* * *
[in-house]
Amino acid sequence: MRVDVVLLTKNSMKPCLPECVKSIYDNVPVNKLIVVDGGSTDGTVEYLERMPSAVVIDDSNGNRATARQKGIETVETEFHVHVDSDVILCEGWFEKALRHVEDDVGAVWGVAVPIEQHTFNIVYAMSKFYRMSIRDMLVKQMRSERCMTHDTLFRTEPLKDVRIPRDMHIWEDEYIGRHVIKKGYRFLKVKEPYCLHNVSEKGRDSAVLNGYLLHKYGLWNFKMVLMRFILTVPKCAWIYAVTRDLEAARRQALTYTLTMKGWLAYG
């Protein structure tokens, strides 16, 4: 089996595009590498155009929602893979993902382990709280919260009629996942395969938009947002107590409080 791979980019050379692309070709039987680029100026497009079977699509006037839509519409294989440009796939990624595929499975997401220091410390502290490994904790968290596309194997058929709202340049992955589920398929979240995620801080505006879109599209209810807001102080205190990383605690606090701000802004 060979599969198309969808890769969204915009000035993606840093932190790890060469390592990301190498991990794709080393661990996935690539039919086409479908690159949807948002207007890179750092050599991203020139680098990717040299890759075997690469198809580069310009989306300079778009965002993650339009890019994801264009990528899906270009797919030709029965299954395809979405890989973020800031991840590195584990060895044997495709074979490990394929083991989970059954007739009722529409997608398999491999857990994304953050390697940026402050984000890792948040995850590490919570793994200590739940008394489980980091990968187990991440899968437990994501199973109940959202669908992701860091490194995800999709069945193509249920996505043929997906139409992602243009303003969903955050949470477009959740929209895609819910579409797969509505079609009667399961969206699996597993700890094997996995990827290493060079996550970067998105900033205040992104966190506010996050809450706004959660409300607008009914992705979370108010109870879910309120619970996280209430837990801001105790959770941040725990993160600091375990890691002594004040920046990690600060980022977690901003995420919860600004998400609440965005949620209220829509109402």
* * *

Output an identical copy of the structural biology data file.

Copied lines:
[in-house]
Amino acid sequence: MRVDVVLLTKNSMKPCLPECVKSIYDNVPVNKLIVVDGGSTDGTVEYLERMPSAVVIDDSNGNRATARQKGIETVETEFHVHVDSDVILCEGWFEKALRHVEDDVGAVWGVAVPIEQHTFNIVYAMSKFYRMSIRDMLVKQMRSERCMTHDTLFRTEPLKDVRIPRDMHIWEDEYIGRHVIKKGYRFLKVKEPYCLHNVSEKGRDSAVLNGYLLHKYGLWNFKMVLMRFILTVPKCAWIYAVTRDLEAARRQALTYTLTMKGWLAYG
């Protein structure tokens, strides 16, 4: 089996595009590498155009929602893979993902382990709280919260009629996942395969938009947002107590409080 791979980019050379692309070709039987680029100026497009079977699509006037839509519409294989440009796939990624595929499975997401220091410390502290490994904790968290596309194997058929709202340049992955589920398929979240995620801080505006879109599209209810807001102080205190990383605690606090701000802004 060979599969198309969808890769969204915009000035993606840093932190790890060469390592990301190498991990794709080393661990996935690539039919086409479908690159949807948002207007890179750092050599991203020139680098990717040299890759075997690469198809580069310009989306300079778009965002993650339009890019994801264009990528899906270009797919030709029965299954395809979405890989973020800031991840590195584990060895044997495709074979490990394929083991989970059954007739009722529409997608398999491999857990994304953050390697940026402050984000890792948040995850590490919570793994200590739940008394489980980091990968187990991440899968437990994501199973109940959202669908992701860091490194995800999709069945193509249920996505043929997906139409992602243009303003969903955050949470477009959740929209895609819910579409797969509505079609009667399961969206699996597993700890094997996995990827290493060079996550970067998105900033205040992104966190506010996050809450706004959660409300607008009914992705979370108010109870879910309120619970996280209430837990801001105790959770941040725990993160600091375990890691002594004040920046990690600060980022977690901003995420919860600004998400609440965005949620209220829509109402």